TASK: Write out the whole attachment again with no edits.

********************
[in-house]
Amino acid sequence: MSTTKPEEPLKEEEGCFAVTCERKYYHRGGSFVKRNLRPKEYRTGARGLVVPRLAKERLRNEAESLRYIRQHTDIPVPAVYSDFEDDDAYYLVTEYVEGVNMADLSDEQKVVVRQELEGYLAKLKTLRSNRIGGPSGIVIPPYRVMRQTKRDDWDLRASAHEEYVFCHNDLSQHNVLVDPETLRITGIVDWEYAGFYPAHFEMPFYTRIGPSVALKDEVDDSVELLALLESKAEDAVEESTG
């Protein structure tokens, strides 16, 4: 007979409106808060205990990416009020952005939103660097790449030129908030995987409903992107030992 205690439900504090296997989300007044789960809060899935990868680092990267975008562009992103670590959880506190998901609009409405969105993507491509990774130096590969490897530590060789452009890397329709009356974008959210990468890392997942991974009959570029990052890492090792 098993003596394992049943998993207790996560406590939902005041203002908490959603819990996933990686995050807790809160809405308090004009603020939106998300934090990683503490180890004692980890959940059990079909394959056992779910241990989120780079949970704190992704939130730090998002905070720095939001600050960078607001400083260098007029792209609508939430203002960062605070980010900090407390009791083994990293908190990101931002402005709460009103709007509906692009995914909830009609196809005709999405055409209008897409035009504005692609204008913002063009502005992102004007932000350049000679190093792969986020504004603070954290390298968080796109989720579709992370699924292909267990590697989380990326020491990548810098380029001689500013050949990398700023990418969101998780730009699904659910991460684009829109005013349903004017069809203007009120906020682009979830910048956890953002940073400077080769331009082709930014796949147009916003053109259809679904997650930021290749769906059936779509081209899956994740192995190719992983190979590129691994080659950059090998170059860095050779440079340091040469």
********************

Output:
[in-house]
Amino acid sequence: MSTTKPEEPLKEEEGCFAVTCERKYYHRGGSFVKRNLRPKEYRTGARGLVVPRLAKERLRNEAESLRYIRQHTDIPVPAVYSDFEDDDAYYLVTEYVEGVNMADLSDEQKVVVRQELEGYLAKLKTLRSNRIGGPSGIVIPPYRVMRQTKRDDWDLRASAHEEYVFCHNDLSQHNVLVDPETLRITGIVDWEYAGFYPAHFEMPFYTRIGPSVALKDEVDDSVELLALLESKAEDAVEESTG
């Protein structure tokens, strides 16, 4: 007979409106808060205990990416009020952005939103660097790449030129908030995987409903992107030992 205690439900504090296997989300007044789960809060899935990868680092990267975008562009992103670590959880506190998901609009409405969105993507491509990774130096590969490897530590060789452009890397329709009356974008959210990468890392997942991974009959570029990052890492090792 098993003596394992049943998993207790996560406590939902005041203002908490959603819990996933990686995050807790809160809405308090004009603020939106998300934090990683503490180890004692980890959940059990079909394959056992779910241990989120780079949970704190992704939130730090998002905070720095939001600050960078607001400083260098007029792209609508939430203002960062605070980010900090407390009791083994990293908190990101931002402005709460009103709007509906692009995914909830009609196809005709999405055409209008897409035009504005692609204008913002063009502005992102004007932000350049000679190093792969986020504004603070954290390298968080796109989720579709992370699924292909267990590697989380990326020491990548810098380029001689500013050949990398700023990418969101998780730009699904659910991460684009829109005013349903004017069809203007009120906020682009979830910048956890953002940073400077080769331009082709930014796949147009916003053109259809679904997650930021290749769906059936779509081209899956994740192995190719992983190979590129691994080659950059090998170059860095050779440079340091040469």